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Welcome

The Liberal Democrat History Group promotes the discussion and research of topics relating to the histories of the British Liberal Democrats and its predecessor parties, the Liberal Party and the SDP, and of liberalism more broadly.

New from the History Group: Liberal Thinkers

Liberalism has been built on more than three centuries' work of political thinkers and writers, and the aspirations of countless human beings who have fought for freedom, democracy, the rule of law and open and tolerant societies. This booklet is an accessible guide to the key thinkers associated with British Liberalism - including John Locke, Adam Smith, Mary Wollstonecraft, Richard Cobden, John Stuart Mill, L. T. Hobhouse, John Maynard Keynes, William Beveridge and many more. Essential reading for every thinking Liberal. Available at a special discounted rate for Journal of Liberal History subscribers.

Also available from the History Group: Peace, Reform and Liberation: A History of Liberal Politics in Britain, 1679-2011

Written by academics and experts, drawing on the most recent scholarly research, Peace, Reform and Liberation is the most comprehensive and most up-to-date guide to the story of those who called themselves Liberals, what inspired them and what they achieved over the last 300 years and more.

An essential source for anyone interested in the contribution of Liberals and Liberalism to British politics. Available at a special discounted rate for Journal of Liberal History subscribers.

Activities

The Liberal Democrat History Group aims to appeal to anyone with an interest in the history of British Liberalism, whether academics, party activists or spare-time students of political history. We:

- Publish the quarterly Journal of Liberal History, containing articles, book reviews, biographies, and meeting reports

- Publish books, including Peace, Reform and Liberation: A History of Liberal Politics in Britain 1679-2011, Dictionary of Liberal Thought, and Great Liberal Speeches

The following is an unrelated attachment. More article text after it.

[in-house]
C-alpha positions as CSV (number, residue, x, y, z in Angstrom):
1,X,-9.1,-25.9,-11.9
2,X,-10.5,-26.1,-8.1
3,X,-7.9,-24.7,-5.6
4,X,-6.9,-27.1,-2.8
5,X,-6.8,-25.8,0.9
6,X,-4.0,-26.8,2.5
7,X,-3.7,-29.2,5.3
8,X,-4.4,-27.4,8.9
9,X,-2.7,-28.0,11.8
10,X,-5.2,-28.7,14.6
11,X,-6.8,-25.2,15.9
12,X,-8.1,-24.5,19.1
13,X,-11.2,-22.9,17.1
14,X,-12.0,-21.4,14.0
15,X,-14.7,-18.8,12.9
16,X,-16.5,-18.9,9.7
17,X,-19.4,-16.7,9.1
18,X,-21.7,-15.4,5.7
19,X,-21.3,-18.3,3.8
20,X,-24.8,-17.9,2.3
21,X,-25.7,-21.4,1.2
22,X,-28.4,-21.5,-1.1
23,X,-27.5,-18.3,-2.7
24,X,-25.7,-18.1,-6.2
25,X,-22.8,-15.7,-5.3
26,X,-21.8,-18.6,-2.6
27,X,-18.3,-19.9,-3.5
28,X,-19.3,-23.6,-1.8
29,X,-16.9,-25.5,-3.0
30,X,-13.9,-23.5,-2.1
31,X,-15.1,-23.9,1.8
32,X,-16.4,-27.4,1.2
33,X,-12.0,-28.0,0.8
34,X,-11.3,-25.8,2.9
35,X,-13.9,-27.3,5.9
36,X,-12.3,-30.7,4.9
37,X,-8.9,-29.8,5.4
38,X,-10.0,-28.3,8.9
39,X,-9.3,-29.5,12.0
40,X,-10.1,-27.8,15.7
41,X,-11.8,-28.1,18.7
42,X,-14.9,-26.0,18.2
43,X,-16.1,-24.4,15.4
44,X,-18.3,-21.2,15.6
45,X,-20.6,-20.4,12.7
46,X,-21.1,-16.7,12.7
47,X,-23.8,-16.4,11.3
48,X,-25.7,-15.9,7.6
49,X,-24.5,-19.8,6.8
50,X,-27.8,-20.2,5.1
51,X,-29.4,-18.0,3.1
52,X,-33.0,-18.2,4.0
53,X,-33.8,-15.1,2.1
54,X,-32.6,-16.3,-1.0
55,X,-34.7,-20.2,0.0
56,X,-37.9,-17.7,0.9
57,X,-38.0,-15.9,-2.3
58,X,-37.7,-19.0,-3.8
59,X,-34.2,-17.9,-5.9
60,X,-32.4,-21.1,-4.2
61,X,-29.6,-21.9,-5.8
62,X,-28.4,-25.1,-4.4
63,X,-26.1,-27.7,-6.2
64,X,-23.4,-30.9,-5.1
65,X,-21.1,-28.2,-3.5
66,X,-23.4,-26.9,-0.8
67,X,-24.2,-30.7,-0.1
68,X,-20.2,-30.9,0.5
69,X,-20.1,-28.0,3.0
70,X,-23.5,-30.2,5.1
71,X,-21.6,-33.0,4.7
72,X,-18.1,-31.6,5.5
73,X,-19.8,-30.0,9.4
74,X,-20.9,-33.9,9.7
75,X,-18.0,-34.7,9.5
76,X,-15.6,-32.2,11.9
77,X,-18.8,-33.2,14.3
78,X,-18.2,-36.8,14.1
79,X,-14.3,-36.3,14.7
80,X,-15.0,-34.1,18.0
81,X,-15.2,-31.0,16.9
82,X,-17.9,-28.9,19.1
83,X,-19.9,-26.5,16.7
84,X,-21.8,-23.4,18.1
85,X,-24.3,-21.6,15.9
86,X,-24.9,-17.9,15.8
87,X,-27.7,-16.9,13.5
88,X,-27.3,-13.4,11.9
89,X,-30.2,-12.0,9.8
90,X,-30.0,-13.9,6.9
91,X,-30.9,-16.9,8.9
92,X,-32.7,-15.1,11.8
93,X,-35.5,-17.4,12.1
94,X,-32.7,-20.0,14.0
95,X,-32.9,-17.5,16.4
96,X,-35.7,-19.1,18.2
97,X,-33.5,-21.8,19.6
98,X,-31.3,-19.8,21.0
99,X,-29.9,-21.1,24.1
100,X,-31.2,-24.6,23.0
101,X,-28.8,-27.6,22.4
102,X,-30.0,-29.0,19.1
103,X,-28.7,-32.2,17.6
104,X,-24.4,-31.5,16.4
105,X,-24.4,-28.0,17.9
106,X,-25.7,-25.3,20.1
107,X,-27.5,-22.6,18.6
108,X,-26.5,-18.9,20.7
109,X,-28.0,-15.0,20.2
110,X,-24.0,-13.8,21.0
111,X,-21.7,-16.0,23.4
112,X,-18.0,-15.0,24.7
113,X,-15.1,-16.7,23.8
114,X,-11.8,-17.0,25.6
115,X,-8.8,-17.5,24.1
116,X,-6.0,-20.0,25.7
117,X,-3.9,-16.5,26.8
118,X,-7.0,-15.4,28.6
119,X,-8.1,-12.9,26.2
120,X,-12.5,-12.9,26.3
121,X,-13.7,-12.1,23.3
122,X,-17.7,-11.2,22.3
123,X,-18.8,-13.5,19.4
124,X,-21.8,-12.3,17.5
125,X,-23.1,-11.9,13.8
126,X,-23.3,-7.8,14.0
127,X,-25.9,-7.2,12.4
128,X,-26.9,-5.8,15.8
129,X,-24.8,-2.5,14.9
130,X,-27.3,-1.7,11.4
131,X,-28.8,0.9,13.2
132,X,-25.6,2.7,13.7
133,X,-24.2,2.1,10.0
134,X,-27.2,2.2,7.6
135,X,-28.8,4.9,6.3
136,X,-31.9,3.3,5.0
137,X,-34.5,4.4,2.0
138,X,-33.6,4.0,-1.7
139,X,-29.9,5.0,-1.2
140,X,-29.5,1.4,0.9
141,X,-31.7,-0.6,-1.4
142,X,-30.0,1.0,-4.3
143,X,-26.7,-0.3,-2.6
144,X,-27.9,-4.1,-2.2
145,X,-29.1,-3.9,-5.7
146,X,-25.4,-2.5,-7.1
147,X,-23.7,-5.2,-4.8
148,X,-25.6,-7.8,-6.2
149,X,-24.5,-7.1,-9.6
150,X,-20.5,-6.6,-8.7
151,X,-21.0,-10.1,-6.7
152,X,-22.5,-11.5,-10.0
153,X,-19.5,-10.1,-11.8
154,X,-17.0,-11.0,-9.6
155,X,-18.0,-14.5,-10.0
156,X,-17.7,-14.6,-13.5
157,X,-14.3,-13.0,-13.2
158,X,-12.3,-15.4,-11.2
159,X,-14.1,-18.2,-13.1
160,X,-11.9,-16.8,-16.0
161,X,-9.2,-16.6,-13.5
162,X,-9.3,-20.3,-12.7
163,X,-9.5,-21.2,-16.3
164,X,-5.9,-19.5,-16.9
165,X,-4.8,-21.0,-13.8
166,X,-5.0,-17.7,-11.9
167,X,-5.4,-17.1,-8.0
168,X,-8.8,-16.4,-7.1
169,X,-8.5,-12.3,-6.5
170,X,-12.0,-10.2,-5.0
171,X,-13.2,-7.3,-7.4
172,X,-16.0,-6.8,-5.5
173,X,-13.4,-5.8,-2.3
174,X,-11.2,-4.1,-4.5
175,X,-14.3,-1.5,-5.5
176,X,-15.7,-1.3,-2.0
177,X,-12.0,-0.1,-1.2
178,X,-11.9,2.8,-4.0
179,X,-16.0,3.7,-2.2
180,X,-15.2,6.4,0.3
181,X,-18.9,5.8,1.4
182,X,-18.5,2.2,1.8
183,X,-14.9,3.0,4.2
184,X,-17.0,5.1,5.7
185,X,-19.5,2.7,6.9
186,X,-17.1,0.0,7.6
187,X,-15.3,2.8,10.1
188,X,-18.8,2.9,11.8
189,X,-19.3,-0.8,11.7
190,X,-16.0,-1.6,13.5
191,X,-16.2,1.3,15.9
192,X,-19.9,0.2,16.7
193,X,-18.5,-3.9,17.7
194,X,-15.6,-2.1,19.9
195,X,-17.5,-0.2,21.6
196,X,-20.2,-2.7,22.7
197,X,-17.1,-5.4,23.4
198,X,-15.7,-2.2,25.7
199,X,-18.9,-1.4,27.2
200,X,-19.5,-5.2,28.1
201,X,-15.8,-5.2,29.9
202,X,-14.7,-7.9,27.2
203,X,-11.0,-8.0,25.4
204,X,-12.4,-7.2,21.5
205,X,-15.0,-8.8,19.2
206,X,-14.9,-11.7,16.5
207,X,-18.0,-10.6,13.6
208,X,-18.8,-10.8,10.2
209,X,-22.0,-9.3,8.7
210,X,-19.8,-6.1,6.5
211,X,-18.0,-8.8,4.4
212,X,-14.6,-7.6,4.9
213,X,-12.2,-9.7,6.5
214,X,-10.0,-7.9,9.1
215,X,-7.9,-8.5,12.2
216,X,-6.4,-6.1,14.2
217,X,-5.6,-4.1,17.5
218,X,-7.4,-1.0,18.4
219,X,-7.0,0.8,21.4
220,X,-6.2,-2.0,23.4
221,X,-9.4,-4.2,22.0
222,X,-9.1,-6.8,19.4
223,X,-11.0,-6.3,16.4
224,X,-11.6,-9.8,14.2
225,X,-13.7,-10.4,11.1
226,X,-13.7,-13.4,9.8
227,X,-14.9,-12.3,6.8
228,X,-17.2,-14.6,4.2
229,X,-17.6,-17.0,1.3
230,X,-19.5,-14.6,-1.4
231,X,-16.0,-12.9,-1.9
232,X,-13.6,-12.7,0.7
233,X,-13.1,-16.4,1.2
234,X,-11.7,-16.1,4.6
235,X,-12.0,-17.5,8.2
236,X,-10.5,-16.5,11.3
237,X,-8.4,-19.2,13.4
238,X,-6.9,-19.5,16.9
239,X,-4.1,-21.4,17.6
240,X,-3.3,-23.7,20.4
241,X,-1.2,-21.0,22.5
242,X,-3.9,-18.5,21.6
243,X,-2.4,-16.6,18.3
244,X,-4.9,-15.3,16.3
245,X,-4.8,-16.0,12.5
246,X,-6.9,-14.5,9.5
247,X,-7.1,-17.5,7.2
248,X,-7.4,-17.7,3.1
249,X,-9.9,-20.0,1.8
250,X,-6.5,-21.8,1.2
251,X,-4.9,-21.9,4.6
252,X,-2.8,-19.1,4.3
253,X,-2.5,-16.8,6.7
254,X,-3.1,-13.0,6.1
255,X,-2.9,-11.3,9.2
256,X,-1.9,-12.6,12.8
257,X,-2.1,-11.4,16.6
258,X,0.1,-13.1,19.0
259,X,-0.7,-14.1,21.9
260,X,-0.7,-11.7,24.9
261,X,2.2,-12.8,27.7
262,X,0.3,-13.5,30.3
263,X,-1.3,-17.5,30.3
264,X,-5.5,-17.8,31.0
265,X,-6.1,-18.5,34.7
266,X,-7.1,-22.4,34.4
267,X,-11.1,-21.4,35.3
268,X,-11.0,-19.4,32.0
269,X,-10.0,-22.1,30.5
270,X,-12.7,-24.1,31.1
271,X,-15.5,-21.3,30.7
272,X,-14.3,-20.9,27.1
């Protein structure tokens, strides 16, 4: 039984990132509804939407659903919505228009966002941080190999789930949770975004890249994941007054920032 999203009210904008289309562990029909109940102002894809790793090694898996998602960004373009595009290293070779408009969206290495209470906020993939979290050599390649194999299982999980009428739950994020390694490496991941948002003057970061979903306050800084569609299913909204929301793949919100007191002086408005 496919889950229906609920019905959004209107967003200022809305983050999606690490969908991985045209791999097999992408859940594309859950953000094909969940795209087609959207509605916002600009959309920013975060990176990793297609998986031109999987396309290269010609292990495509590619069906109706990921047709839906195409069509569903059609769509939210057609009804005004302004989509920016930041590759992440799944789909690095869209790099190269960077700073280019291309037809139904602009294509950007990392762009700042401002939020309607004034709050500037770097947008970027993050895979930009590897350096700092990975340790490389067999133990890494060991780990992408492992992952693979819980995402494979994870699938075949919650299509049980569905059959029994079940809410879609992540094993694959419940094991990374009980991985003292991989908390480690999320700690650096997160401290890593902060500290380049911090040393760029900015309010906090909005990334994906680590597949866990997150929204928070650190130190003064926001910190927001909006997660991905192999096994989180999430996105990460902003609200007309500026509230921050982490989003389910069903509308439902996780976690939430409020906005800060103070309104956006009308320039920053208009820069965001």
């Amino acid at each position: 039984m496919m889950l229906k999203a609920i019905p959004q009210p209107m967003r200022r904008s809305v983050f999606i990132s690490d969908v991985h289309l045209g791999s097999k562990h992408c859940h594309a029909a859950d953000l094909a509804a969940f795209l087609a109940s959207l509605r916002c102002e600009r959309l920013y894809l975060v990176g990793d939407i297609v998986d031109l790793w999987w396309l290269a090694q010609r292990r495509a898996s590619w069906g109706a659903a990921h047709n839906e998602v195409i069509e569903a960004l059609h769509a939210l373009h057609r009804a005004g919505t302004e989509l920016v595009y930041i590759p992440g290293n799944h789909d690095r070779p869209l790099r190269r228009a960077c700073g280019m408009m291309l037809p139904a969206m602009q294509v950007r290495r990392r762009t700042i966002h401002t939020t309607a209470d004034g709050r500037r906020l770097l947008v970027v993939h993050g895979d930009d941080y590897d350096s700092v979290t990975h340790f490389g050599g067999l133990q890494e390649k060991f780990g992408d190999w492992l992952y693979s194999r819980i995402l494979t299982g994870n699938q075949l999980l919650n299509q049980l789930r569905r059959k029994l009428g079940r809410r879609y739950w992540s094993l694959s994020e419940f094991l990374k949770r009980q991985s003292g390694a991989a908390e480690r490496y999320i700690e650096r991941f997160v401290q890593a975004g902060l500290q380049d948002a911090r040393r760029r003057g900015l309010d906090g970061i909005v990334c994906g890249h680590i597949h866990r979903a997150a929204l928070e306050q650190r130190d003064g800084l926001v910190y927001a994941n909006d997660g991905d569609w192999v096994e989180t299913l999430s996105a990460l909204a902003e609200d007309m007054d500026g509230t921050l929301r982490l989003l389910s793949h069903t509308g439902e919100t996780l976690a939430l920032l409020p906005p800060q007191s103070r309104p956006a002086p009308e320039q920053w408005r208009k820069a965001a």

- Publish shorter booklets as concise reference sources, including Liberal History (a concise history of the Liberal Democrats and its predecessor parties), Liberal Leaders 1828-1899, Liberal Leaders of the Twentieth Century and Mothers of Liberty: Women who built British Liberalism

- Organise discussion meetings, both in London and as fringe meetings at Liberal Democrat conferences

- Make resources available to students of Liberal history, including news of research in progress and guides to archive sources (see the items listed under 'Research resources' on the left-hand menu)

- Provide a concise history of the Liberal Democrats and its predecessor parties, along with a more extensive set of historical articles and biographies - the Liberal History Online project, available through the top menu bar.

How the site is organised

Use the left-hand menu to navigate to the various activities of the Group, and the menu bar at the top for Liberal History Online - pages on the history of the party sorted according to period, theme or person, together with relevant articles from the Journal of Liberal History.

Also use the top menu bar to send up queries about Liberal history, to subscribe to the Journal of Liberal History, and to join our email mailing list for news of our meetings and publications.

Copyright policy

The content on this site is made available on the terms and conditions set out here. Users accessing the site are deemed to have accepted these terms and conditions.
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LATEST MEETING
Monday 26 January 2015
The Liberal-Tory Coalition of 1915
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LATEST JOURNAL

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Journal of Liberal History 84
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ON THIS DAY
20th December 1845:
Two days after telling Queen Victoria that he would be able to form an administration Whig leader Lord John Russell has to tell the Queen that he has failed. Earl Grey refused to serve if Lord Palmerston was appointed Foreign Secretary and both Grey and Palmerston refused to countenance Russell's proposal to bring Richard Cobden into the cabinet. The Queed sent for Conservative leader Sir Robert Peel who had resigned two weeks earlier. Without consulting any of his colleagues, Peel agreed to resume office and to introduce a bill to repeal the Corn Laws.

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